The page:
Insured Patients Much More Likely to Receive Preventive Care

Patients with any type of health insurance receive preventive care for chronic diseases at rates up to 3 times higher than their uninsured counterparts, the US Centers for Disease Control and Prevention has found.

Patients with any type of health insurance receive preventive care for chronic diseases at rates up to 3 times higher than their uninsured counterparts, the US Centers for Disease Control and Prevention (CDC) has found.

Using 2011 and 2012 National Health Interview Survey data on more than 67,500 individuals in the United States, CDC researchers reviewed preventive care uptake for some of the country’s leading causes of death, including heart disease, cancer, and diabetes.

The preventive care services considered were blood pressure, cholesterol, and diabetes screenings; breast, cervical, and colon cancer checks; diet counseling; and hepatitis A or B vaccination.

Across all of these, health insurance coverage of any kind was the main indicator for whether an individual had received the service.

The researchers attributed this to 2 different aspects of the Affordable Care Act (ACA): the requirement for everyone in the United States to have health insurance, and the mandate for insurers to provide preventive services without a co-pay, deductible, or out-of-pocket cost of any kind.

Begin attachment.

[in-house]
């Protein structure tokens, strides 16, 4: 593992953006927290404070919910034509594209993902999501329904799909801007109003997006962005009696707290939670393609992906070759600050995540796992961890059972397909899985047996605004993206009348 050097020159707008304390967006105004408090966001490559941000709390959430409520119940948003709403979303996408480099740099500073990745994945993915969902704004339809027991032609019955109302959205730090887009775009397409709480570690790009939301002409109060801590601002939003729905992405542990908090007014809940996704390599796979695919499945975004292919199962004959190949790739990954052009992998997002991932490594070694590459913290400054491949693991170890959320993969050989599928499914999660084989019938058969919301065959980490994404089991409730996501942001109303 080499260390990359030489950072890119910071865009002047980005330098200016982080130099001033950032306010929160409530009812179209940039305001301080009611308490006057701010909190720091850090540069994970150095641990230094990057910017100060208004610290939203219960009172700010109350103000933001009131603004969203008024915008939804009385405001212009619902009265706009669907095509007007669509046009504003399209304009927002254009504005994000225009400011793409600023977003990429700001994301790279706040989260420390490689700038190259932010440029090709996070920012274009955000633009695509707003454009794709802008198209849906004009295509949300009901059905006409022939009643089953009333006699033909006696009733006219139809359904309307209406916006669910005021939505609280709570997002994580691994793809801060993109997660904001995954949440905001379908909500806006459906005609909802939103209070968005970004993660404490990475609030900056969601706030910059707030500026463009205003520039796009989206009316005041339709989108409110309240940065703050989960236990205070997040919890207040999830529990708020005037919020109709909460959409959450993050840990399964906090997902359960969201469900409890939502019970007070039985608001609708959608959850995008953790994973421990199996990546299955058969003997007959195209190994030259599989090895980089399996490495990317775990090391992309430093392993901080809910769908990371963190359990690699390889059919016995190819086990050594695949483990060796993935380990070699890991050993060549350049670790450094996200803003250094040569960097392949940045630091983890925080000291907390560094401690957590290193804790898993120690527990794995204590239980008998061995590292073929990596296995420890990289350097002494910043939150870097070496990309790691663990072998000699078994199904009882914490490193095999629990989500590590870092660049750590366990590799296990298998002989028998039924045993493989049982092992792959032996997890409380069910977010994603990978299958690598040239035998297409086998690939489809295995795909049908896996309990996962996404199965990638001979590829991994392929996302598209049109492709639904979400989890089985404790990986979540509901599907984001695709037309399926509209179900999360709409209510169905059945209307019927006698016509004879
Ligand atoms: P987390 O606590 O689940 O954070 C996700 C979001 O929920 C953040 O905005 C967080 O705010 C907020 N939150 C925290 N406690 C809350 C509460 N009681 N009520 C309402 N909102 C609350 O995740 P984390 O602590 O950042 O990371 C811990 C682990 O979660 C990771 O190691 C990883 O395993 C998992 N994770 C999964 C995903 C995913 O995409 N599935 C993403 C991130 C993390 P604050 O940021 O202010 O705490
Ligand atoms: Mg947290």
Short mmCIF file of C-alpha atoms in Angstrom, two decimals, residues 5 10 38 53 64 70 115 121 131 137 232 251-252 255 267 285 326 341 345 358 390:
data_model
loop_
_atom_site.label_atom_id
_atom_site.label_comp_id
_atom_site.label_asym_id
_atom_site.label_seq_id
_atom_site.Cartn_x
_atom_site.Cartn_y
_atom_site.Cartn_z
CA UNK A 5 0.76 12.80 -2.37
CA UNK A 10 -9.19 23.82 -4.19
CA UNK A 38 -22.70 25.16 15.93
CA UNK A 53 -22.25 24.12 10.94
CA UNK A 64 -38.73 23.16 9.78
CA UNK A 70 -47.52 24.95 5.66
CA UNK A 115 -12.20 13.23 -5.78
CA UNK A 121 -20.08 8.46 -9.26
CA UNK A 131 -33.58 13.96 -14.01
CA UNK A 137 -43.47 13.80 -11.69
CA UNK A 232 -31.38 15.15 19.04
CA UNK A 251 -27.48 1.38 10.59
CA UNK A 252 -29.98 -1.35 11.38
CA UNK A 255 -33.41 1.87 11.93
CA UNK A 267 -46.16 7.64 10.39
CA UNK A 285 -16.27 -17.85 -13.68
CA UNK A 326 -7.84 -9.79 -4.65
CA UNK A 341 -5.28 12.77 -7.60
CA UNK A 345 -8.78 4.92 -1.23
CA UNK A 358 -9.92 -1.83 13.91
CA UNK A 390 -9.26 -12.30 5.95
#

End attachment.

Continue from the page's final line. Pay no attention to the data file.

These findings “could serve as a baseline for tracking the effects of some of the ACA’s preventive care provisions that might occur after 2012,” the authors wrote. “Since the ACA began to require certain plans to cover [these] services as early as September 2010, the data…might include some of the early impact of the law.”

But blanket insurance is not enough to ensure that all patients are offered or using preventive services, the researchers noted.

“Greater awareness of ACA provisions among the public, public health professionals, partners, and health care providers might help increase the receipt of recommended services,” they wrote.

Study co-author Jared Fox, PhD, of the CDC’s Office of the Associate Director for Policy exclusively told Pharmacy Times that pharmacists can help disseminate this information, as he noted that the US Department of Health and Human Services “recognizes pharmacists as key partners in a comprehensive prevention program.”

“Pharmacists provide a friendly and convenient venue for many patients who might otherwise have trouble getting recommended care,” Dr. Fox explained. “If pharmacists are able to provide evidence-based preventive services to patients, that could help to increase the number of people receiving recommended preventive care.”

Increased levels of preventive care could improve overall population health, which could in turn lead to future decreases in chronic disease management spending nationwide, the researchers noted.

This study appeared in the CDC’s Morbidity and Mortality Weekly Report.